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Partnership is the Future of Ministry

Partnership is the future of ministry.

We recently shared an ARTICLE sharing how to connect a donor to the value of a changed life as the second of three topics discussed in a recent episode of The Ministry Growth Show. The third topic in this blog series focuses on partnership in ministry. This was a topic of discussion in a recent podcast EPISODE where we talked with David Sudarma from Cru and Christy Johnson from AIA. You can read the first article in the series HERE, and the second article in the series HERE, but let’s get into the third topic in this series. In our conversation with Cru and AIA, Christy Johnson shared a topic of discussion and said, “Partnership is the future of ministry.” That idea is profound, and I think it deserves additional exploration and conversation. 

Historically, partnership in the ministry space has been something most ministries have strayed away from due to what I would argue is a fear of sharing donor funds. There are obviously other variables, but I would argue this is the core fear. Now, most ministries might not admit to this mindset, and I have no research to support this opinion, but I definitely think there has been a “scarcity” mindset in fundraising. “We can’t partner with another organization because we might lose our donors to that organization.” Now, there are obviously exceptions to this and I’m confident you would be able to find plenty of organizations partnering together throughout history. But, that is not the normative approach to ministry and I’d venture to say it would be difficult to find organizations partnering well with one another, especially in the para-church space.

Why is this an issue though? Why should ministries care about partnership with other organizations? I believe there are a couple of reasons, and we’ll highlight each one of them in this article. 

Problems are only getting worse. 

First, why is this even an issue worth discussing? The first reason ministries should care about partnership is because the problems that exist in the world are only getting worse. Depending on where you get your research, poverty projections are stagnating, global modern slavery is projected to rise, the clean water issue is getting worse (those numbers are really scary for all of us, not just those living in poverty), and the global homelessness issue is projected to increase over the next two decades. There is some hope in the eradication of hunger, as some projections show a decrease of about 10% over the next handful of years, but this is at the increase of increased water demands, so it’s not really a holistic statistic.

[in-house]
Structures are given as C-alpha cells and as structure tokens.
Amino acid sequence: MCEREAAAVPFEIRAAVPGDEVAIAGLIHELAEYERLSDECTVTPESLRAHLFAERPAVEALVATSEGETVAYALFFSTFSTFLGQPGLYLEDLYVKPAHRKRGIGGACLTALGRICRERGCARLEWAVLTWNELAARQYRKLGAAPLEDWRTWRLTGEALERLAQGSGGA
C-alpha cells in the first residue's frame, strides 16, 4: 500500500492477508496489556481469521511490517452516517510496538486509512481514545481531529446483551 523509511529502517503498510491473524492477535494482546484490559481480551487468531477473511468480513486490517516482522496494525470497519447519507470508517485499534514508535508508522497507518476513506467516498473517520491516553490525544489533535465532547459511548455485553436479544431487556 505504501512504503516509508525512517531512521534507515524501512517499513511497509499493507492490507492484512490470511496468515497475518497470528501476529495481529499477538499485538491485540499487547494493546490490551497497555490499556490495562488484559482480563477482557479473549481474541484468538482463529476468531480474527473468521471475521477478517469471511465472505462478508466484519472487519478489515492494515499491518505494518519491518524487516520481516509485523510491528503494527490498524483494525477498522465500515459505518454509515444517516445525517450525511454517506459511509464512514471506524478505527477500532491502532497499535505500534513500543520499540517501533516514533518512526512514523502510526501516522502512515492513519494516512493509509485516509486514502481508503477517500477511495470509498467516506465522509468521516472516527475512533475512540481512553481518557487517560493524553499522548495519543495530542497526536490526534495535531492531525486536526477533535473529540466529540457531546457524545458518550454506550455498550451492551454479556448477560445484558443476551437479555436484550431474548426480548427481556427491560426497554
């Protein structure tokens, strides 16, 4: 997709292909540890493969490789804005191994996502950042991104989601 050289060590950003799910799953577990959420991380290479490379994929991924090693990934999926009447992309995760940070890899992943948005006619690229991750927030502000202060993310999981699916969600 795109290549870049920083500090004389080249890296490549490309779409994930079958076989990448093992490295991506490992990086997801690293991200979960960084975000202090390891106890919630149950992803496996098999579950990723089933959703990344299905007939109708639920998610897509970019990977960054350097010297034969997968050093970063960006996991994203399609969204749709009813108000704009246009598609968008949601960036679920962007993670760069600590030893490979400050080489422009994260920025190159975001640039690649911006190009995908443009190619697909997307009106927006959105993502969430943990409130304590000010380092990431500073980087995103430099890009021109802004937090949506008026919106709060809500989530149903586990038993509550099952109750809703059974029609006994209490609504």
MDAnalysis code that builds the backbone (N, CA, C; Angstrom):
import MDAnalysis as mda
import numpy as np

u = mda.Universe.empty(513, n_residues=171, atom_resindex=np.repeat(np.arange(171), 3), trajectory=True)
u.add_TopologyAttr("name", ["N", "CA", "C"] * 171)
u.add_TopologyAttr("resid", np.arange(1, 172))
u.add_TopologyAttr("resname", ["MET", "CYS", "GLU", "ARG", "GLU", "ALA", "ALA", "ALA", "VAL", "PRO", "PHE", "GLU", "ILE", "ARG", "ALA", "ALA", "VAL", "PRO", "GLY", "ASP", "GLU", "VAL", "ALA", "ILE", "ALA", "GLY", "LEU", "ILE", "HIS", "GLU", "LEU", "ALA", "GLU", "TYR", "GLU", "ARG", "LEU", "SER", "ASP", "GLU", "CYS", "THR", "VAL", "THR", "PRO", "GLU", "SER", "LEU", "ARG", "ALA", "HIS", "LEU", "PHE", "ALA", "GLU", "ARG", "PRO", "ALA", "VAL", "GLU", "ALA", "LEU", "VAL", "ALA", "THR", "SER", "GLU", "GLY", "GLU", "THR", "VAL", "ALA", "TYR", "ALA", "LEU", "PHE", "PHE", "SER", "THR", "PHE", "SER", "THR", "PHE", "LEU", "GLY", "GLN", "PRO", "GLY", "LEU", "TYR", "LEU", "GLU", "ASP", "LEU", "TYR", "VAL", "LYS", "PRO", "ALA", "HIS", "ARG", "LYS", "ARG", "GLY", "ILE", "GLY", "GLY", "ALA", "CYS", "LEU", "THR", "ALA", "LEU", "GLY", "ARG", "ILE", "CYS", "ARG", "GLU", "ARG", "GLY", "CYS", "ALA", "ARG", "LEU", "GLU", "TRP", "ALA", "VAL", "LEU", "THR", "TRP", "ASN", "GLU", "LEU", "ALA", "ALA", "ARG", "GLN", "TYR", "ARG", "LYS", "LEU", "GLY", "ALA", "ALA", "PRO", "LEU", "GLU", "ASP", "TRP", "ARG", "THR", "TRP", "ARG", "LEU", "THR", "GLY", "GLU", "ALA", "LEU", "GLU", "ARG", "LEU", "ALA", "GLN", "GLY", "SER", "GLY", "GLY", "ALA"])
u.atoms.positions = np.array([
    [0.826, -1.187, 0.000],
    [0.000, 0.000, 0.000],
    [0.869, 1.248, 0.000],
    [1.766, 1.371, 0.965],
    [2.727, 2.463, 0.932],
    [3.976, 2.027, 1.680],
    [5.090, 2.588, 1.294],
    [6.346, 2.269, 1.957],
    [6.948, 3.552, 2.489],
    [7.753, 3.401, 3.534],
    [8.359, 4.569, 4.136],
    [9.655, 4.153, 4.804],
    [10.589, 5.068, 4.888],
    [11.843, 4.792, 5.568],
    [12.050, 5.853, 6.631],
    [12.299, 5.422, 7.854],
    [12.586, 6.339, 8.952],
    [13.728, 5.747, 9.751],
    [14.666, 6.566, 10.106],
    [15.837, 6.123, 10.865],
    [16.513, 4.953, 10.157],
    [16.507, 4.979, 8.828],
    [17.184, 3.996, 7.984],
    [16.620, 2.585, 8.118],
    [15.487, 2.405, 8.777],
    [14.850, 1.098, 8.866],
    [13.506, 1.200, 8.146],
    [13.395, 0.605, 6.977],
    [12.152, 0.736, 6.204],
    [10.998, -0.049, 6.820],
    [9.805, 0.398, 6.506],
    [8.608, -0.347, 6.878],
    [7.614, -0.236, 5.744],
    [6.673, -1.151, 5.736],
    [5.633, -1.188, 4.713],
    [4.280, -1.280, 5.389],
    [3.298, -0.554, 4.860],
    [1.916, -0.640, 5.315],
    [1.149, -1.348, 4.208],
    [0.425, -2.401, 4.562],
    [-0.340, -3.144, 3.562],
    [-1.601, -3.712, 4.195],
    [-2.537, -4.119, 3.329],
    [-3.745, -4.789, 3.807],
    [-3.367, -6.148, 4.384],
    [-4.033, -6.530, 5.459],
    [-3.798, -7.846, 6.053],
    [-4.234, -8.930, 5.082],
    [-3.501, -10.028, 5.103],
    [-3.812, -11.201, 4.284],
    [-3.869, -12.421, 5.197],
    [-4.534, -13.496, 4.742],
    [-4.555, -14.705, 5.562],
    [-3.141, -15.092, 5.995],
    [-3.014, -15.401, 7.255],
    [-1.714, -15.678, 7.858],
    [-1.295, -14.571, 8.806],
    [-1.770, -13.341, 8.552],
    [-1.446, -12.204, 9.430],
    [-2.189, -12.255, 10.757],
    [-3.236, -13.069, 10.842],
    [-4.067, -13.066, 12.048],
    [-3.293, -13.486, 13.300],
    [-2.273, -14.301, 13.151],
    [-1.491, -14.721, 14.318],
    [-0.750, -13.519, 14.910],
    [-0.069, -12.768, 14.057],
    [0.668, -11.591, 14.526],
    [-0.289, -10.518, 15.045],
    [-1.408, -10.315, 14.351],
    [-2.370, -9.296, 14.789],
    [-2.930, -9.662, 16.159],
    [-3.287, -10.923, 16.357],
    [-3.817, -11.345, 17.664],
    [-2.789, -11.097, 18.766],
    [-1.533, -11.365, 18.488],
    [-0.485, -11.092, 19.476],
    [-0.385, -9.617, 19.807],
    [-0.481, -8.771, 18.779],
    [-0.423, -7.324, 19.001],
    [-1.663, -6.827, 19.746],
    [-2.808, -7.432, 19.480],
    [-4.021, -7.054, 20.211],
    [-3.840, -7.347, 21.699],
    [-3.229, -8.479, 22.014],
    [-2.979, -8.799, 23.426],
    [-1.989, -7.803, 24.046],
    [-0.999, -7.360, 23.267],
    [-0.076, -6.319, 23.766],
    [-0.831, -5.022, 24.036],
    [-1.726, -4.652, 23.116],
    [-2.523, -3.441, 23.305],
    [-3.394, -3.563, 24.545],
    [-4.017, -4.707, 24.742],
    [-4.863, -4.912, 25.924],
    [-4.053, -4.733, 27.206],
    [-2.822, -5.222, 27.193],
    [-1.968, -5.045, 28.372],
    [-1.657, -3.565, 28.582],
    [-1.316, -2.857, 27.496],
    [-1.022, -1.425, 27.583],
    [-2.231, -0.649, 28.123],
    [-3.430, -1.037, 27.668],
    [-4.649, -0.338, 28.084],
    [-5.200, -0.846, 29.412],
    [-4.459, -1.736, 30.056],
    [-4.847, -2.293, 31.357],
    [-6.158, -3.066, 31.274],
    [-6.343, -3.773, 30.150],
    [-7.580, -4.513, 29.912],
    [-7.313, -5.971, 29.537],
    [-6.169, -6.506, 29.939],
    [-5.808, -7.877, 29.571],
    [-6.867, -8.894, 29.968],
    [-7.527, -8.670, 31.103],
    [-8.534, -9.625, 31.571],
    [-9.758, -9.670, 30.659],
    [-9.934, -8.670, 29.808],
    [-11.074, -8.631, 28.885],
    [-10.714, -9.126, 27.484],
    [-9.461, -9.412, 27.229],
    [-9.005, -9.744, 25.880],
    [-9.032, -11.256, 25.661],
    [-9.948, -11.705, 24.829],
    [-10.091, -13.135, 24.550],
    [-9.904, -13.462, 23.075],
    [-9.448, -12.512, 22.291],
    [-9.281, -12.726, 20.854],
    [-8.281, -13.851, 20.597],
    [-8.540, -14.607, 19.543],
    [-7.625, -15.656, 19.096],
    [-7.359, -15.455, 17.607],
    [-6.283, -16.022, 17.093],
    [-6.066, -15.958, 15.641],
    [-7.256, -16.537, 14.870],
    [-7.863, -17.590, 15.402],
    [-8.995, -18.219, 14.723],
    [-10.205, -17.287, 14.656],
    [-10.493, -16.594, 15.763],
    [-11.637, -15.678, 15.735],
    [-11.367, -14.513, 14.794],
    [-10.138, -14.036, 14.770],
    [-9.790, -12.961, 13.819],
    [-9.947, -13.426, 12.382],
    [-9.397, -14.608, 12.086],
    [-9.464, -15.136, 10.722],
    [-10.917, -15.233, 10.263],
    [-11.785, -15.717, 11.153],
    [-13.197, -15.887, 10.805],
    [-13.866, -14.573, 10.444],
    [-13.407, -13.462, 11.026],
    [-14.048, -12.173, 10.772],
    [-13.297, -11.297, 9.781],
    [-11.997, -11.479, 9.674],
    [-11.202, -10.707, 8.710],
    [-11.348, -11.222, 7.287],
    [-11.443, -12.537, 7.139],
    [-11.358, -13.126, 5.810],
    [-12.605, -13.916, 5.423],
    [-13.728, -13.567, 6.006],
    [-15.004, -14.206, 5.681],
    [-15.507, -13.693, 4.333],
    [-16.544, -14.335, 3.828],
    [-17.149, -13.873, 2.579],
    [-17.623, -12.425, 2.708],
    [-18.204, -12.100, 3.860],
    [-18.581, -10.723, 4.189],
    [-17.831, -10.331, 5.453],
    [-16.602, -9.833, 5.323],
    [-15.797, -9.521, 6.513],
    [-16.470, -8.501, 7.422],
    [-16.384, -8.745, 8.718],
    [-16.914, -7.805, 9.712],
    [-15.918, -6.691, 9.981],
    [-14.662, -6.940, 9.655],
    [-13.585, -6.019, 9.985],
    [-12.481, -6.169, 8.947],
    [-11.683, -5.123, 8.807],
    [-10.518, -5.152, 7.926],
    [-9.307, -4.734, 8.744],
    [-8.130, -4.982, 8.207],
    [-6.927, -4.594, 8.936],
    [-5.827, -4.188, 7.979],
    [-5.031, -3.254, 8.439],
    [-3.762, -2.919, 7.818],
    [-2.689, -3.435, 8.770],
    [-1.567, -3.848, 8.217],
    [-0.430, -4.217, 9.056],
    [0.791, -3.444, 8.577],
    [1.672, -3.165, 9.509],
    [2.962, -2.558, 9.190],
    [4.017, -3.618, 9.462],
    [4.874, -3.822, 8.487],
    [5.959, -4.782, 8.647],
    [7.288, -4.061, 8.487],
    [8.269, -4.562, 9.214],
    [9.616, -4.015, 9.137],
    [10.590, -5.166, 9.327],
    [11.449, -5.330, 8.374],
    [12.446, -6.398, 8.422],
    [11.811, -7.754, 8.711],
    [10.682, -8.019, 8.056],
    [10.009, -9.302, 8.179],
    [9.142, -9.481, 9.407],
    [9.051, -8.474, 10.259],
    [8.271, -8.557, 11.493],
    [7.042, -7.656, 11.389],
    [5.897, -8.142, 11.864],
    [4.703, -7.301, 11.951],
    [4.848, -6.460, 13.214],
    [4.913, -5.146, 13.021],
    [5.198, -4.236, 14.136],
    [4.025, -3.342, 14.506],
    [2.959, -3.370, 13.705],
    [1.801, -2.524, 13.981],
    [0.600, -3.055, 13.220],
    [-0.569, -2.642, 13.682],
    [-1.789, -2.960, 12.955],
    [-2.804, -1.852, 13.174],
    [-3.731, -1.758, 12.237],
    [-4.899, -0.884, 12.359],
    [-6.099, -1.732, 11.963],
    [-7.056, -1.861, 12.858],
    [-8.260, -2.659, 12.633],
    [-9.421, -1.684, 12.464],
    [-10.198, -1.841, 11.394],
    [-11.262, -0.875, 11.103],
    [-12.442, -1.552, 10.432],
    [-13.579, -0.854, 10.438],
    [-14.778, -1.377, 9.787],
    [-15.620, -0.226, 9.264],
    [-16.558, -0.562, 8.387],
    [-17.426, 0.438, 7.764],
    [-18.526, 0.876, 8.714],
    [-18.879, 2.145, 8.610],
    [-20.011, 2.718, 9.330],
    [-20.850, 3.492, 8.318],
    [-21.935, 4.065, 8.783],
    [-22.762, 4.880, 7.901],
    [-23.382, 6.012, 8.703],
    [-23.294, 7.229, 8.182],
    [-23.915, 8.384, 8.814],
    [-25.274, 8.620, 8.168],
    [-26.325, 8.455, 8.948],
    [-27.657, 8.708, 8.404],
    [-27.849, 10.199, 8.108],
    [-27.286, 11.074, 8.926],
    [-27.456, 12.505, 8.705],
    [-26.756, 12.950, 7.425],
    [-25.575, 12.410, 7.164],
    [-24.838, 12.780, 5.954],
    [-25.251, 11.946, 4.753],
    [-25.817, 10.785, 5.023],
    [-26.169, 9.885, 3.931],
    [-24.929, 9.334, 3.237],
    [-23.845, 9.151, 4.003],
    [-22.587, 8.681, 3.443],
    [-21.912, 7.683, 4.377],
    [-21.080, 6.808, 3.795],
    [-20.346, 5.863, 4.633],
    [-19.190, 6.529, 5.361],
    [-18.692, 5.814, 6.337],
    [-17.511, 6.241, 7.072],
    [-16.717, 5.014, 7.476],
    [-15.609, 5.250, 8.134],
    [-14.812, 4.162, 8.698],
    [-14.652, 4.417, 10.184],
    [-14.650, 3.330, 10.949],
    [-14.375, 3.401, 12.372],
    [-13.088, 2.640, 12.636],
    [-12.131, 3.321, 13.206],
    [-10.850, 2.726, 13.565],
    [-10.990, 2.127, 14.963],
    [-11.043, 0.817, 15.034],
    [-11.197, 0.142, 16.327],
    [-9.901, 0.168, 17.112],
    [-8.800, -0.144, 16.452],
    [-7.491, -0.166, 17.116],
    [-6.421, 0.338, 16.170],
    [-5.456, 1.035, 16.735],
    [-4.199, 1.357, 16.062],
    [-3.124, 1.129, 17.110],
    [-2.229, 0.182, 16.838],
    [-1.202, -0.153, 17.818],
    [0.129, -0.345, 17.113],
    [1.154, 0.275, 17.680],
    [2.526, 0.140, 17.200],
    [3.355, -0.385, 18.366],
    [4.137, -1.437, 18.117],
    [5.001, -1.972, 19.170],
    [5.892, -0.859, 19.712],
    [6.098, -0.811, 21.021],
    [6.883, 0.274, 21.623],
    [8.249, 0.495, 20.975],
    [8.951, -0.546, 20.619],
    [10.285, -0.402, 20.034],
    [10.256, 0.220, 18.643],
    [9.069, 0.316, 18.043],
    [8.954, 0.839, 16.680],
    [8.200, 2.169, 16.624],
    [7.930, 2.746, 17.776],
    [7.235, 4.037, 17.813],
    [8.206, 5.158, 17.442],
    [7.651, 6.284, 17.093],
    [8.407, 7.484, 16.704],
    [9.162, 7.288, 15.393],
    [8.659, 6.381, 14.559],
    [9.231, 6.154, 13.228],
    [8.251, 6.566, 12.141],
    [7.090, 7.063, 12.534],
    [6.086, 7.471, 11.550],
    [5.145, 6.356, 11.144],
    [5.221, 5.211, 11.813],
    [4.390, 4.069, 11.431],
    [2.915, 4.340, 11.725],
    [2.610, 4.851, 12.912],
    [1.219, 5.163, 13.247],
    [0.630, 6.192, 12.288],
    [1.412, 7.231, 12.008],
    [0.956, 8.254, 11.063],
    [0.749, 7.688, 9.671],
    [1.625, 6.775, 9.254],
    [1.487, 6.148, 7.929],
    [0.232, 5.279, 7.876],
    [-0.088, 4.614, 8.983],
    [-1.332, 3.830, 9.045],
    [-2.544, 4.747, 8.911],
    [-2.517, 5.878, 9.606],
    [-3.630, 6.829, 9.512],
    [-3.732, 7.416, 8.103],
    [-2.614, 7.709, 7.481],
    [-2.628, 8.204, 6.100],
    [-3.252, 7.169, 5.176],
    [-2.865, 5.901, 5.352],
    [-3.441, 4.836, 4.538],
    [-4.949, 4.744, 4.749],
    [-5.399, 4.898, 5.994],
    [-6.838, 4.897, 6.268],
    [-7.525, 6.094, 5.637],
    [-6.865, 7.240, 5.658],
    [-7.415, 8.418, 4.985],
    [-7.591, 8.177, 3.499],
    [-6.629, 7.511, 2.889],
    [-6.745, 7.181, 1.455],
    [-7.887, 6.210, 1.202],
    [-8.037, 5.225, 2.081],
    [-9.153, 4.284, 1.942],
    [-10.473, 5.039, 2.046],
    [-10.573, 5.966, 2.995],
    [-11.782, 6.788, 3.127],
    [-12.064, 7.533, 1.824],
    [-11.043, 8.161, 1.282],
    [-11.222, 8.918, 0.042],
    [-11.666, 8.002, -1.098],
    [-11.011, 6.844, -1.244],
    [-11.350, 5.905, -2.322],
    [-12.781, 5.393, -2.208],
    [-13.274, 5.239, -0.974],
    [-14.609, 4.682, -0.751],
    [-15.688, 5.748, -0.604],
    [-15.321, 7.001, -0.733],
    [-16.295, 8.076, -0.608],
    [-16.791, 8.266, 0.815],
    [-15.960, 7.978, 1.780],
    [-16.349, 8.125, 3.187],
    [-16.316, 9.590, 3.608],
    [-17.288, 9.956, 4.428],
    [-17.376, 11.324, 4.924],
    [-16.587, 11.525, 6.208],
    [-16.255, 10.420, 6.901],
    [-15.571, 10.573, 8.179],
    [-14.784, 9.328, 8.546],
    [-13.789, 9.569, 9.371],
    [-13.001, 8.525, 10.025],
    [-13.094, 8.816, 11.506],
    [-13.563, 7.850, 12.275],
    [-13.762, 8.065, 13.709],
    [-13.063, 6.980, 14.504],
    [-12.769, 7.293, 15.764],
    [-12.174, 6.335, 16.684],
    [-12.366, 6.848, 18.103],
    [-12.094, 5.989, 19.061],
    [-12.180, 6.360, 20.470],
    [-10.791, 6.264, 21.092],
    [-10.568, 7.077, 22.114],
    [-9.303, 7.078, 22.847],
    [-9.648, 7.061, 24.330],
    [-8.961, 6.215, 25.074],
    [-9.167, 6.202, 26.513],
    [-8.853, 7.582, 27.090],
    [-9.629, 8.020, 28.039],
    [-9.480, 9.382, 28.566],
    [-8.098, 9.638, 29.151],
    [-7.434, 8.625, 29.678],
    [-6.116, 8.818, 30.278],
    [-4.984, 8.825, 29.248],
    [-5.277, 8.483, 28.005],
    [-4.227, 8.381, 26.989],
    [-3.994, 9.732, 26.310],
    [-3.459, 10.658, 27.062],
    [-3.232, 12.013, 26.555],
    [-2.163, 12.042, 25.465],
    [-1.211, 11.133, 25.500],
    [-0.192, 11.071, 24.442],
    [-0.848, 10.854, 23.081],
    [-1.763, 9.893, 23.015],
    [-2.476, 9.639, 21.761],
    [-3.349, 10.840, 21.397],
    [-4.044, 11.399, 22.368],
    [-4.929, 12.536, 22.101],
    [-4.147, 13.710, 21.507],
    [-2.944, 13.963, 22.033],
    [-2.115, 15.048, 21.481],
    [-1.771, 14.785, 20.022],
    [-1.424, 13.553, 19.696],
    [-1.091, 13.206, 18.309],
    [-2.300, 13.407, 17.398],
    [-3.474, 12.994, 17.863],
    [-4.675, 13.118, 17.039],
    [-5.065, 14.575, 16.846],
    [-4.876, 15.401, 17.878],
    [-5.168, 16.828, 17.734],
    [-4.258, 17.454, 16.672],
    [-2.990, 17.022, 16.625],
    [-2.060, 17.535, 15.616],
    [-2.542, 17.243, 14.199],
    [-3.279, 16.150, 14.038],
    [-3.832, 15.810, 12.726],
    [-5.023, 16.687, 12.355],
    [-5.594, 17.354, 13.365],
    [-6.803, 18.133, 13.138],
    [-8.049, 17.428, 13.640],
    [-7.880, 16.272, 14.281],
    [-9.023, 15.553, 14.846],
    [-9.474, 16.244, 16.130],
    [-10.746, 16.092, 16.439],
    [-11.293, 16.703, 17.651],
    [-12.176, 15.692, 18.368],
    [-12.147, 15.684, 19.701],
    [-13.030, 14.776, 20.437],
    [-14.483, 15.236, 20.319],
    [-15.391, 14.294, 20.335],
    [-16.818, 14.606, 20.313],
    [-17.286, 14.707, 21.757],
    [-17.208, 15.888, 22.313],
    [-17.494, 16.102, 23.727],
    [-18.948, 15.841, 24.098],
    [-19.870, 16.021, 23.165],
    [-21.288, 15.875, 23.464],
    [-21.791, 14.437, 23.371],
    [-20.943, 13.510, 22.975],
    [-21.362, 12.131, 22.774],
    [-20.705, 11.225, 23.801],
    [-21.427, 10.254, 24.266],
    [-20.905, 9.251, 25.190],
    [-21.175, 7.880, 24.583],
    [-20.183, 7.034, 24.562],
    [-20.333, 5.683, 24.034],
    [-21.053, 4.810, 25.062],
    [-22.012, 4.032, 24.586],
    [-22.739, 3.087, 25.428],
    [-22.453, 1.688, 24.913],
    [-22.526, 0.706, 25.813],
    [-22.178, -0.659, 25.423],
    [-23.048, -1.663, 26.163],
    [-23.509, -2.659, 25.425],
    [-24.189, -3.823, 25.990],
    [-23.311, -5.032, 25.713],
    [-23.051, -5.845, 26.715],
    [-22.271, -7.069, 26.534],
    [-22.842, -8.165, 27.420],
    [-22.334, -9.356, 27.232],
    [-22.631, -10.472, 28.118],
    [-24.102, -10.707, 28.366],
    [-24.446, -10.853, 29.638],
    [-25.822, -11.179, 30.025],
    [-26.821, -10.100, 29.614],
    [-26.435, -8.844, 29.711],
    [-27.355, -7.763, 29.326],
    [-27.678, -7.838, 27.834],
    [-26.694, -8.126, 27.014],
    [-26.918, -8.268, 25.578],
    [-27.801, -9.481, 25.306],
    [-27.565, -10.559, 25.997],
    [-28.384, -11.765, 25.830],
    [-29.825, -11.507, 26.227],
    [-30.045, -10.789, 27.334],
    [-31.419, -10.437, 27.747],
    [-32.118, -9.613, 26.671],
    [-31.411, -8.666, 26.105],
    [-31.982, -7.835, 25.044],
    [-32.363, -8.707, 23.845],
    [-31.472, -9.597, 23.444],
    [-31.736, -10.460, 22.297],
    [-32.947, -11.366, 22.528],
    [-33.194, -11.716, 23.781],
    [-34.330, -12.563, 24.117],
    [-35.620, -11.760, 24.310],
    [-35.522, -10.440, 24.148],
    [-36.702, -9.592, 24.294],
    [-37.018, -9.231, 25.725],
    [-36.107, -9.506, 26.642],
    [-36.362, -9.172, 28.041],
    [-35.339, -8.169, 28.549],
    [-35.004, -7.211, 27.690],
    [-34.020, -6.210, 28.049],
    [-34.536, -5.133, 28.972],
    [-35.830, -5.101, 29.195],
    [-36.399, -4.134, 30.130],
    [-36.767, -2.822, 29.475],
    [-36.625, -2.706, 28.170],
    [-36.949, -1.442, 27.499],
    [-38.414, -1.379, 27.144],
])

The reality is things are getting worse globally at a staggering rate. On top of all of that, there is still the issue of the human heart. If we eradicated all of the issues listed above tomorrow, we still have the core issue of humanity’s separation from the one true God and King. We can and should work to bring people out of these awful evils and forms of slavery, but if our causes only serve to save them into another form of slavery, we’ve missed the mark. The brokenness of the world is an opportunity to share Christ and bring glory to His name. Ministries should care about partnership because the approaches we’ve taken so far are not working well. There has to be a better way to fight injustice, combat evil, and ultimately make disciples. I believe, and Christy is arguing, that partnership could be a significant strategy in “moving the ball down the field in a lot of these areas.” We have to find a holistic approach and partnership could provide some answers to the problem. 

Now, as believers, we know that these things are only going to get worse until Christ’s return (2 Timothy 3:13, Matthew 24: 6-14, Mark 13: 7-9). That, however, does not mean we do nothing and sit around waiting for Christ to come again (2 Peter 3:10-12, John 9:4, Galatians 6:10). “…You should be people of holy conduct and godliness…” “We must do the works of him who sent me while it is day… As long as I am in the world, I am the light of the world.” “Therefore, as we have opportunity, let us work for the good of all, especially for those who belong to the household of faith.” We are called and invited into the redemption of humanity. That’s a crazy and amazing invitation. Let us spend some time thinking about how we can be most effective in executing on that invitation and call.